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AAP, American Academy of Pediatrics, back to school, CDC, Centers for Disease Control and Prevention, HPV vaccination, immunization, immunizations, measles, school, vaccination, vaccine, vaccines, whooping cough | Categories:
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Friday, July 29th, 2011
Judge Strikes Circumcision Ban from San Francisco Ballot
A San Francisco judge Thursday struck a proposed circumcision ban from the city’s November ballot.
Nigeria Parents Risk Jail for Skipping Polio Shots
Officials in northern Nigeria say parents who do not allow their children to be vaccinated against polio now risk jail time for defying a government order. The Kano state government says parents who prevent their children from getting immunized during the four-day campaign will face prosecution.
Sports for Tots: How Young is Too Young?
Though at an age where attention spans are fleeting and coordination hit or miss, parents throughout the nation have signed up their tots up for programs that teach them how to dribble a basketball, shoot a goal and make a pass to a teammate — or at least, attempt to do these things.
Mouthwashing Moms Less Likely to Have a Preemie
Expectant mothers who have gum disease are less likely to deliver their babies prematurely if they use mouthwash throughout their pregnancy, a new study suggests. Pregnant women with gum disease, also called periodontal disease, are known to have more preemies than women with healthy gums.
Finding Strength by Building a Camp
A man with stage 4 colon cancer who was given 12 to 15 months to live went to work building a camp for at-risk and sick children.
Low Birth Weight Babies’ Chronic Conditions Stabilize in Teens
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Children who are born at a very low birth weight typically have more chronic health problems than normal birth weight children. While those issues don’t appear to get worse as they become teenagers, a study finds, they may be at higher risk for obesity.
Tuesday, April 27th, 2010
This is National Infant Immunization Week, commemorated by the Centers for Disease Control and Prevention to stress the importance of vaccinations. This year there’s a new component: the Protect Tomorrow campaign. The point of this campaign, launched by the American Academy of Pediatrics, is to remind parents of the diseases that once wreaked so much havoc in the lives of children—ones like mumps, measles, and diphtheria—which are all nearly eradicated, but could easily resurface in a big way if we don’t immunize our kids.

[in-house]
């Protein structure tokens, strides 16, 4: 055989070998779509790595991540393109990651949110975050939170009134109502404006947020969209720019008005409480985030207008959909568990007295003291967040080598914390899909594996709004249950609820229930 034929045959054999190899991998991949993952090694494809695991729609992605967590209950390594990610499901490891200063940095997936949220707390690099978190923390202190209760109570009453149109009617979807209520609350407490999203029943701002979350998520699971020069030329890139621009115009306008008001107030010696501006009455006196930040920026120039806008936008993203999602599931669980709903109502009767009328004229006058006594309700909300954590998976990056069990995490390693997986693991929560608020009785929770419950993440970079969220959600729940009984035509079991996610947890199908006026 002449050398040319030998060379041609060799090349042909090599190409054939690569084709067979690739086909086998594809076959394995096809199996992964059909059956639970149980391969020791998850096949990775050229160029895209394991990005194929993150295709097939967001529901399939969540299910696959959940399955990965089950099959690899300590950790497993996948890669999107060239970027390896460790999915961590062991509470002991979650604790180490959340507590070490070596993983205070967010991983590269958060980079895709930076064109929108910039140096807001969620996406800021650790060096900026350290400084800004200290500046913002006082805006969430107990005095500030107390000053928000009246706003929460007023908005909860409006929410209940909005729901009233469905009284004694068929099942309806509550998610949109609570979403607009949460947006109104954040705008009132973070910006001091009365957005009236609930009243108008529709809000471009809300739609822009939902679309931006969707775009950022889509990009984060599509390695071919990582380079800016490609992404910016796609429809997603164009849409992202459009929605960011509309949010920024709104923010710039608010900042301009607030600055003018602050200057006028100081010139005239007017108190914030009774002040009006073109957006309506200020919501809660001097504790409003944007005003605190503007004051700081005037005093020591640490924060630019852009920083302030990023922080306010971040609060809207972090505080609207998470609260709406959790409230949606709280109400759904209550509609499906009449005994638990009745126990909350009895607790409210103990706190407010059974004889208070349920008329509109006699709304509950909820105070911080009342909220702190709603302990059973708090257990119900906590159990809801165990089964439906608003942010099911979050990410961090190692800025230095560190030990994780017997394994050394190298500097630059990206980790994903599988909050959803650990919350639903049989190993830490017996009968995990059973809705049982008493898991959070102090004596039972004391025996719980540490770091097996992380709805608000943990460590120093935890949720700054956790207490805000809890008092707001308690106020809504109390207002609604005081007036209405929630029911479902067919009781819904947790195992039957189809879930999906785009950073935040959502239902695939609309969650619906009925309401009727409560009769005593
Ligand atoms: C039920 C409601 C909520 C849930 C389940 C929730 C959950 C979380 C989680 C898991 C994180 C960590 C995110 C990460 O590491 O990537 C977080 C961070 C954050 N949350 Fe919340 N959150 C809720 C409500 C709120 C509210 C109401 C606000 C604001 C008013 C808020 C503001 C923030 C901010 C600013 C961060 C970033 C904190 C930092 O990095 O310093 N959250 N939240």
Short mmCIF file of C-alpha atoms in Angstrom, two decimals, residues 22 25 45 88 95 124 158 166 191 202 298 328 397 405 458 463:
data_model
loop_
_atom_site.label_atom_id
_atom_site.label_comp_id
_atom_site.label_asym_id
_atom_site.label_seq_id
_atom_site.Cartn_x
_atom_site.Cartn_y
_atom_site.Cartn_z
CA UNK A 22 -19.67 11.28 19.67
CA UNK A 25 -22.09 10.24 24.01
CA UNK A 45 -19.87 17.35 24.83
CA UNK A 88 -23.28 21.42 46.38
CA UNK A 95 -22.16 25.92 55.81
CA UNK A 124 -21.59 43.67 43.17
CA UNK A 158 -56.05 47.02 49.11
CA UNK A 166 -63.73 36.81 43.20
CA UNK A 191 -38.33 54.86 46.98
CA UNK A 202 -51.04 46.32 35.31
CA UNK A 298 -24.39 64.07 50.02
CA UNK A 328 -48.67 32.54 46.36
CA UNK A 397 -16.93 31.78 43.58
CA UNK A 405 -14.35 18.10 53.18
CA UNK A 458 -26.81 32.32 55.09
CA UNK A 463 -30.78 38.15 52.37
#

One of our advisors, pediatrician Alanna Levine, M.D., is a big supporter of Protect Tomorrow. “I feel especially connected to this project because my father suffered from polio as a child,” she told us. “His story of being 13 years old and sitting in a glass cubicle, watching the man next to him die, has had a huge impact on me, and I hope it will do the same for parents who have concerns about vaccinating their own children.”
We at Parents stay on top of the research on vaccines. We understand the fears mothers and fathers have. And we realize that all of the conflicting advice out there can be unnerving. But ultimately, we emphasize that all approved vaccines are safe for healthy children. To this end, we’re running a story in our May issue called “Vaccines: Getting to the Point.” It’s a thoroughly reported examination of the theories and myths that still abound on the topic, and it may put to rest a few of your own.
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AAP, Alanna Levine, CDC, diphtheria, immunizations, M.D., measles, mumps, National Infant Immunization Week, Protect Tomorrow, vaccines | Categories: